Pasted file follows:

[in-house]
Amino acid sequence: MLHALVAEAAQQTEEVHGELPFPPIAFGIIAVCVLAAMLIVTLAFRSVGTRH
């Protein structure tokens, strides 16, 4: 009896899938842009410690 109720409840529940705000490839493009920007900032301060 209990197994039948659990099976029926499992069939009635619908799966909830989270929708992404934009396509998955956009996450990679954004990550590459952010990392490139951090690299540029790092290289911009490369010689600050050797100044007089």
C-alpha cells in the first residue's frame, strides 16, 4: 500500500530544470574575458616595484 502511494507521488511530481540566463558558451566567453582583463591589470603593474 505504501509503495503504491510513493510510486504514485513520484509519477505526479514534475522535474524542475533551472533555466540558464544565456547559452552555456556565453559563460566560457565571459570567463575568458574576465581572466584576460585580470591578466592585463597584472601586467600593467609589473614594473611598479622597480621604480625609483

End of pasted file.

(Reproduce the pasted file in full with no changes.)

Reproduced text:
[in-house]
Amino acid sequence: MLHALVAEAAQQTEEVHGELPFPPIAFGIIAVCVLAAMLIVTLAFRSVGTRH
């Protein structure tokens, strides 16, 4: 009896899938842009410690 109720409840529940705000490839493009920007900032301060 209990197994039948659990099976029926499992069939009635619908799966909830989270929708992404934009396509998955956009996450990679954004990550590459952010990392490139951090690299540029790092290289911009490369010689600050050797100044007089």
C-alpha cells in the first residue's frame, strides 16, 4: 500500500530544470574575458616595484 502511494507521488511530481540566463558558451566567453582583463591589470603593474 505504501509503495503504491510513493510510486504514485513520484509519477505526479514534475522535474524542475533551472533555466540558464544565456547559452552555456556565453559563460566560457565571459570567463575568458574576465581572466584576460585580470591578466592585463597584472601586467600593467609589473614594473611598479622597480621604480625609483